These days it’s estimated that there are near one million Haredim in Israel, and that chozrim b’teshuvah (and their offspring) make up greater than 20 % of them. There are numerous totally different actions of chozrim b’teshuvah, and right now lots of them belong to new communities of chozrim b’teshuvah which have been popping up within the final 20 years or so. “These communities have their own synagogues, schools and leaders, and they are a fantastic solution,” stated Barlev. “I have seen children of baalei teshuvah in these places and I saw happy well adjusted children—a million years removed from how I was at that age. I was scared and closed off. They talk openly about things, they do sports, they learn English.”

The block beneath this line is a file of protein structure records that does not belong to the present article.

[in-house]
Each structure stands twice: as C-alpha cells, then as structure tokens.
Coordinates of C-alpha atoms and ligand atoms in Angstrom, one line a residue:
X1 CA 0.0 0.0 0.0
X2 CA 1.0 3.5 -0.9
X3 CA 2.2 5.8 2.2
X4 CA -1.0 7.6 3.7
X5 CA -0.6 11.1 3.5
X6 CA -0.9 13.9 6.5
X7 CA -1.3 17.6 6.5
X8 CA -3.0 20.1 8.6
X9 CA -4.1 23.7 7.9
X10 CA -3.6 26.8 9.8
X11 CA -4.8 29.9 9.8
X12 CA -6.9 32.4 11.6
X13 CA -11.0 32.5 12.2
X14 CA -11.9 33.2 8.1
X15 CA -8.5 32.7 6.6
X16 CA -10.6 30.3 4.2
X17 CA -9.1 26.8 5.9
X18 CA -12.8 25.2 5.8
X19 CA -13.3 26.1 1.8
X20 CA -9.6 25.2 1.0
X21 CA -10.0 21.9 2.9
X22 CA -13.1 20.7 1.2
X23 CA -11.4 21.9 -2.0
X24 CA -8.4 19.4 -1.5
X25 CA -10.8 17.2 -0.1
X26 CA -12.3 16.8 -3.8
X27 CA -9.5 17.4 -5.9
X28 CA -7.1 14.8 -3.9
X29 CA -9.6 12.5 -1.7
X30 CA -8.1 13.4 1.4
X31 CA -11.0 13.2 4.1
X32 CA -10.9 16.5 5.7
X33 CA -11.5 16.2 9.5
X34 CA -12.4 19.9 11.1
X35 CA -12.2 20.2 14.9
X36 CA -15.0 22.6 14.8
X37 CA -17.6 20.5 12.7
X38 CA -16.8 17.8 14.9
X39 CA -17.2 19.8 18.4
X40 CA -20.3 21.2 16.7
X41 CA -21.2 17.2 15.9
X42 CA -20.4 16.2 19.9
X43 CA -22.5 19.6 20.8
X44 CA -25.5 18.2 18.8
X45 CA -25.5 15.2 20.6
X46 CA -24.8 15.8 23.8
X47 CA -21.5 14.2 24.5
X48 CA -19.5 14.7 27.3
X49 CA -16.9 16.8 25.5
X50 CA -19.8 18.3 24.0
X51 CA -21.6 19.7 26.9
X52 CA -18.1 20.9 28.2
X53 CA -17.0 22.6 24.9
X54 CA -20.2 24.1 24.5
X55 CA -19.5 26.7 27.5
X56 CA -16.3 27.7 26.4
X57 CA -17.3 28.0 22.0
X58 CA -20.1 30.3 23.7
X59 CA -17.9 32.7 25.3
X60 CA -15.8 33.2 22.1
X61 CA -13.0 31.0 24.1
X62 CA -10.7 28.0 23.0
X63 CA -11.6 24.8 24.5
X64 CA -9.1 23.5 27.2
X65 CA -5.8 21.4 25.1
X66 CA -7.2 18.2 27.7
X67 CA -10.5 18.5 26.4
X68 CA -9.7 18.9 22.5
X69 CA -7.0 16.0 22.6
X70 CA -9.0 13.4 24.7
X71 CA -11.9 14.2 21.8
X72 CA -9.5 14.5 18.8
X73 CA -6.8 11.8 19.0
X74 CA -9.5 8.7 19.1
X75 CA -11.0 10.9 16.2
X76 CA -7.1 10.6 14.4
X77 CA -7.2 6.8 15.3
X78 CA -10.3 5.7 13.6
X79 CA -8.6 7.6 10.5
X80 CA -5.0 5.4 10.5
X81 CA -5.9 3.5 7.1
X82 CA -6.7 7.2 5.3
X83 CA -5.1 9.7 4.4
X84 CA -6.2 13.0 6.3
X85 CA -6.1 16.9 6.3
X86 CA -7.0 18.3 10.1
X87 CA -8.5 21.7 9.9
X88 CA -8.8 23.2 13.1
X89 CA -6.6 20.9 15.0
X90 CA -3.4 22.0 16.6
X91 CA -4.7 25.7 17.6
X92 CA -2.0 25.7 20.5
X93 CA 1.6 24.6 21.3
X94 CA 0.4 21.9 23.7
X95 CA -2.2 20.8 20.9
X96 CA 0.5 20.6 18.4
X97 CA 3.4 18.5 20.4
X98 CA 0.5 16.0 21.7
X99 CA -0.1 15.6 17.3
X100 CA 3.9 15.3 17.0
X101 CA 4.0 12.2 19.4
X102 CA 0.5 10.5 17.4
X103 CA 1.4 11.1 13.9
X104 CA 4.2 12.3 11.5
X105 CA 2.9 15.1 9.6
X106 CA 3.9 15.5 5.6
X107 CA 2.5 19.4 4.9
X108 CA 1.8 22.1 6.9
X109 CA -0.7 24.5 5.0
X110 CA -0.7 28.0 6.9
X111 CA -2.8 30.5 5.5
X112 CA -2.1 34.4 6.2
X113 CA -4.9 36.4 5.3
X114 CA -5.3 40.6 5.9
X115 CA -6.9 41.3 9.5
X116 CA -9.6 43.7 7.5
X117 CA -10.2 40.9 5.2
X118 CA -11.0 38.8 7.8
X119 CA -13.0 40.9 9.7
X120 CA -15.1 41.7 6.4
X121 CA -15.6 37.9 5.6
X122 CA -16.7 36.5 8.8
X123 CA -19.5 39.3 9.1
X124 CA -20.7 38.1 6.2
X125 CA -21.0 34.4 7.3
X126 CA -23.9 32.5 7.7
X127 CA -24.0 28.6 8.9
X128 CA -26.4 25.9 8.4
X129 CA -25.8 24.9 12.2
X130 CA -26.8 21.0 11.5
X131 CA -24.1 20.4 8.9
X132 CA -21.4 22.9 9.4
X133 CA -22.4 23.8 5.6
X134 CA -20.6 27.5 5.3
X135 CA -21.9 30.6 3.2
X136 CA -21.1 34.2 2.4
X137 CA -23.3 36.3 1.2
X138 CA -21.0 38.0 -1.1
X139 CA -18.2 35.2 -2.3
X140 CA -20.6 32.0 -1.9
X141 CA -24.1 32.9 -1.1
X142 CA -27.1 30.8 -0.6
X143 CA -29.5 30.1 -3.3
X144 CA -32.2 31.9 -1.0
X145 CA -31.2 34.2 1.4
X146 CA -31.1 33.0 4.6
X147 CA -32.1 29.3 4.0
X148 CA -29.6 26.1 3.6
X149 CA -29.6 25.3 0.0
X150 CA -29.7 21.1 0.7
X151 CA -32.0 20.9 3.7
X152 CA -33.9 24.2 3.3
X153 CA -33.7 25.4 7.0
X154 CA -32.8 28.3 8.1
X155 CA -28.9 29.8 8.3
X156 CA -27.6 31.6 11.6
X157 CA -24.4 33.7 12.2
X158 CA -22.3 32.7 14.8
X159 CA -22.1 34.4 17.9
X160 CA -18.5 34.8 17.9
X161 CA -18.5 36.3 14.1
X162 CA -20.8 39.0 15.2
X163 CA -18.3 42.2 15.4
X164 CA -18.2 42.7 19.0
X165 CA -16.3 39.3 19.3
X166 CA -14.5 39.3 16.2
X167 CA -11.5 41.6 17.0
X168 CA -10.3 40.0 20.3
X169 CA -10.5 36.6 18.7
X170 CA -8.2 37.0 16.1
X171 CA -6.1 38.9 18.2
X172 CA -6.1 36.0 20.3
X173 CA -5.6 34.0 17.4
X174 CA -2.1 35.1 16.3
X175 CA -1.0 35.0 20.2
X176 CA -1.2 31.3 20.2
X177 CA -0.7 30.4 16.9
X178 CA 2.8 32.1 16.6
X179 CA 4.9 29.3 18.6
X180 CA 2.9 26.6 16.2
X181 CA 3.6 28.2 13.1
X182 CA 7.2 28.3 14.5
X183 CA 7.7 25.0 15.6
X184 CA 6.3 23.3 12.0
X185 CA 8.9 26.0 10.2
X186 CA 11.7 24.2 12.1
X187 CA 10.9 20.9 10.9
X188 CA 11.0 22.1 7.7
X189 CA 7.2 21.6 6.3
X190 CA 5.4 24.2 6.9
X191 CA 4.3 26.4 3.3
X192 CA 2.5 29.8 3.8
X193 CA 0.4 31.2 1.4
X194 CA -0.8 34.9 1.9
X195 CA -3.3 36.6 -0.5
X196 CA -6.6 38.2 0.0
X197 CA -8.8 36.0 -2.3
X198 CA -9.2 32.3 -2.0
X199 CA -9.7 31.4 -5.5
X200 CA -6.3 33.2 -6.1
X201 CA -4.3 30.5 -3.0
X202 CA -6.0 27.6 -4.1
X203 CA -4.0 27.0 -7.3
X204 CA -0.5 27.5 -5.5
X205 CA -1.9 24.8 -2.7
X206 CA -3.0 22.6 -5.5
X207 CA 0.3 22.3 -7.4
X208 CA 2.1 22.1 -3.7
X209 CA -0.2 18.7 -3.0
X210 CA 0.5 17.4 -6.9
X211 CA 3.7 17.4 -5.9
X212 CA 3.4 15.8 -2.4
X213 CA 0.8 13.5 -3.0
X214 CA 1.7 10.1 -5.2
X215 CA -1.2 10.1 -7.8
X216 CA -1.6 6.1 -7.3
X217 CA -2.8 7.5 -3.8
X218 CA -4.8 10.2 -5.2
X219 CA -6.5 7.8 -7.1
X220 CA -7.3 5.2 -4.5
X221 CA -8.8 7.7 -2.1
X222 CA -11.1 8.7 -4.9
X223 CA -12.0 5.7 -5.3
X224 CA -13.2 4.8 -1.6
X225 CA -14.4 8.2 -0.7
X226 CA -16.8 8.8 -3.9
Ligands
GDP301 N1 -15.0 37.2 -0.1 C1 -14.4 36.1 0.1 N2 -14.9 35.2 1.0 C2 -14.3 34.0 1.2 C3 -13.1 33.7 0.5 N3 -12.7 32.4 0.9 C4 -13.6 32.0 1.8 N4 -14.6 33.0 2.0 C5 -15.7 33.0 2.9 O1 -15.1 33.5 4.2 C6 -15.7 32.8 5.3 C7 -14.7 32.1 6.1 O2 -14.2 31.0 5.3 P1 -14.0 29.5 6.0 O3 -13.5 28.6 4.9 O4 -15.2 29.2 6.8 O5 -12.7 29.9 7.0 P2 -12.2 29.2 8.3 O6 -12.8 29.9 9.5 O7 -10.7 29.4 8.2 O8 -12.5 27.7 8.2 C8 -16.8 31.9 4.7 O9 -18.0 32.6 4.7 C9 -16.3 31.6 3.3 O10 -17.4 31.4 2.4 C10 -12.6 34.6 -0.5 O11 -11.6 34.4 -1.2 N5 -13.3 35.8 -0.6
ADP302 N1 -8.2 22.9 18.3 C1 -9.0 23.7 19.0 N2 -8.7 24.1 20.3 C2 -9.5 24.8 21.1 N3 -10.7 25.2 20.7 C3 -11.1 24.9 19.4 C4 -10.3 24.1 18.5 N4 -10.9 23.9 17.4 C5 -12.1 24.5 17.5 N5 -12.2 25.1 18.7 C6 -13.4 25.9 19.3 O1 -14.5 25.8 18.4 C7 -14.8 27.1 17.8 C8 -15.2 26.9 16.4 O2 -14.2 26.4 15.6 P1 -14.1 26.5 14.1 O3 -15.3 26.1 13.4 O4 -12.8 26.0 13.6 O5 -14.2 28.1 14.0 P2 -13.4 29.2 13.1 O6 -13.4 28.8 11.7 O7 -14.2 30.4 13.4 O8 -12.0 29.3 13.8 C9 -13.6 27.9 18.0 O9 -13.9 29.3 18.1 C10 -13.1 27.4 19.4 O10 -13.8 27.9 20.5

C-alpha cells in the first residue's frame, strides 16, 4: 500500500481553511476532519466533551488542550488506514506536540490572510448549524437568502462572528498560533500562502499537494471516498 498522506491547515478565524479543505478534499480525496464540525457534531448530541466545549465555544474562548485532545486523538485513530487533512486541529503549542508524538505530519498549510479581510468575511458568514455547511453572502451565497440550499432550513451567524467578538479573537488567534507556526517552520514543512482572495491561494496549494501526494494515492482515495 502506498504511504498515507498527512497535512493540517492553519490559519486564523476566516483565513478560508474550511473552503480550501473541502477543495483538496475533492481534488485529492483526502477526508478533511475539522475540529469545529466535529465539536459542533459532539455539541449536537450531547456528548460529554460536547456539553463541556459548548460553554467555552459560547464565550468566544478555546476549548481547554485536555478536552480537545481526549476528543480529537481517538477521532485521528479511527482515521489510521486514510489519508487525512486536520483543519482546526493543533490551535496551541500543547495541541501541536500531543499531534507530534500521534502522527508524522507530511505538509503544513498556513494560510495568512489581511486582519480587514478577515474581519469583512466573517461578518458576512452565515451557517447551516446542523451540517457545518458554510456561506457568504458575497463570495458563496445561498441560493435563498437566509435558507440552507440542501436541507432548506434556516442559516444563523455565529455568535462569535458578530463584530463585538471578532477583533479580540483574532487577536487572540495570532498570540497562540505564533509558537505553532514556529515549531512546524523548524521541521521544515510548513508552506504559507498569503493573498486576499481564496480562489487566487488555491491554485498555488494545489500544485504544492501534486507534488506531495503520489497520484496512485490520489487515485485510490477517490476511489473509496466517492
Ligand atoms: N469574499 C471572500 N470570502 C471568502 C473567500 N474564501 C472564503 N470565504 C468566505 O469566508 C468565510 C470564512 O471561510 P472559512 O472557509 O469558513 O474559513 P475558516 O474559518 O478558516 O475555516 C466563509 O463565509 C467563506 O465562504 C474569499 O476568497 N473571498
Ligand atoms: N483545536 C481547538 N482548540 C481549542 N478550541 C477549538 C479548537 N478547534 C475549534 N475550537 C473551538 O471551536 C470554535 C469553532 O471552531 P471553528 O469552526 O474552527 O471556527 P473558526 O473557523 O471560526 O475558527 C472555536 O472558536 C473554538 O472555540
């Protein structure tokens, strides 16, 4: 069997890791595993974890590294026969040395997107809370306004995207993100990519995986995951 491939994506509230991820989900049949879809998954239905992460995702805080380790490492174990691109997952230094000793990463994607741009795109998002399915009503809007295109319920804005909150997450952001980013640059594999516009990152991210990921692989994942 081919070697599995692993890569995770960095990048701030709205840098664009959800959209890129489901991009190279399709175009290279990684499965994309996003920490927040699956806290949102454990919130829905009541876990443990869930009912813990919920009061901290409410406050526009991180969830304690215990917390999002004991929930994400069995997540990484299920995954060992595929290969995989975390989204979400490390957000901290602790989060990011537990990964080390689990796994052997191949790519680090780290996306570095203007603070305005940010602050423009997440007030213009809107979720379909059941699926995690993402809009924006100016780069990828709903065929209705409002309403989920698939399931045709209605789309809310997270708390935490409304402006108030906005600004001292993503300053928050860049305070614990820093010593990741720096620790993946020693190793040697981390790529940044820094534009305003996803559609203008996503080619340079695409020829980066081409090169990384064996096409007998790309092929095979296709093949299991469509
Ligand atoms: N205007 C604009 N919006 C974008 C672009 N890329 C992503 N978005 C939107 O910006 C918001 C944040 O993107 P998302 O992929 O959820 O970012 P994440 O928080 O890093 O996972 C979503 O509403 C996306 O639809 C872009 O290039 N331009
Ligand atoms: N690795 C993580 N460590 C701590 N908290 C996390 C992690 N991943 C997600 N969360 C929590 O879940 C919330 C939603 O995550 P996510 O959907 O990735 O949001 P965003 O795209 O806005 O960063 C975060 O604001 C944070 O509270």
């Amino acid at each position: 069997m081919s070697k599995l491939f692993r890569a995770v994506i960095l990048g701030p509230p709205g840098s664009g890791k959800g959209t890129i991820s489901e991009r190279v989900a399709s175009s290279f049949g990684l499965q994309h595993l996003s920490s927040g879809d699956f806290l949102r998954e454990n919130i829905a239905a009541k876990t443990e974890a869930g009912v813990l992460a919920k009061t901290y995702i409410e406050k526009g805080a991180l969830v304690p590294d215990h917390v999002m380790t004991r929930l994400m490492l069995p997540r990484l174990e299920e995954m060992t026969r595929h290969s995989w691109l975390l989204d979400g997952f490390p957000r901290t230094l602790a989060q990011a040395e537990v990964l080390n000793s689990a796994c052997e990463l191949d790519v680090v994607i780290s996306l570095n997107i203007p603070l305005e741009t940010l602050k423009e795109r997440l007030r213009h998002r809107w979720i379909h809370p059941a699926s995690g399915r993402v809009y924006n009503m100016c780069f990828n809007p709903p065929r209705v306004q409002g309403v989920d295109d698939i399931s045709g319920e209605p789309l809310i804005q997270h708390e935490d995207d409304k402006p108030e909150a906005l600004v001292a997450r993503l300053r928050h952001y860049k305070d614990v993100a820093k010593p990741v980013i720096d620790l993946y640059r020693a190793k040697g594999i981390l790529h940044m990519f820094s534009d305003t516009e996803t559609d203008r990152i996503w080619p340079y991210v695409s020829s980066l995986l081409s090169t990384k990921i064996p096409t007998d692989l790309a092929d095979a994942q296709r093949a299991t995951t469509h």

Kosman can also be very a lot in favor of chozrim b’teshuvah communities and faculties, and strives to raised these faculties. “Children of chozrim b’teshuvah have different needs to Haredi kids,” he stated. “These schools need to teach their children how to deal with their secular cousins, and to define their identity in a manner that will give them self-confidence. The fact that they teach English is also very important. Baalei teshuvah schools tend to the second generation’s needs as well as bestow upon these children the essence and principles of baalei teshuvah, like enthusiasm and devotion to your beliefs and principles.”
Kosman believes that a greater instructional system for second era chozrim b’teshuvah may also assist them when it comes to employment and monetary stability: “Chozrim b’teshuvah have huge earning potential and I believe the state needs to help them, just as it helps olim hadashim,” individuals who have just lately made aliyah.
Barlev concluded: “I can’t promise baalei teshuvah who join these communities that their children will stay religious, but at least they won’t grow up broken and traumatized.”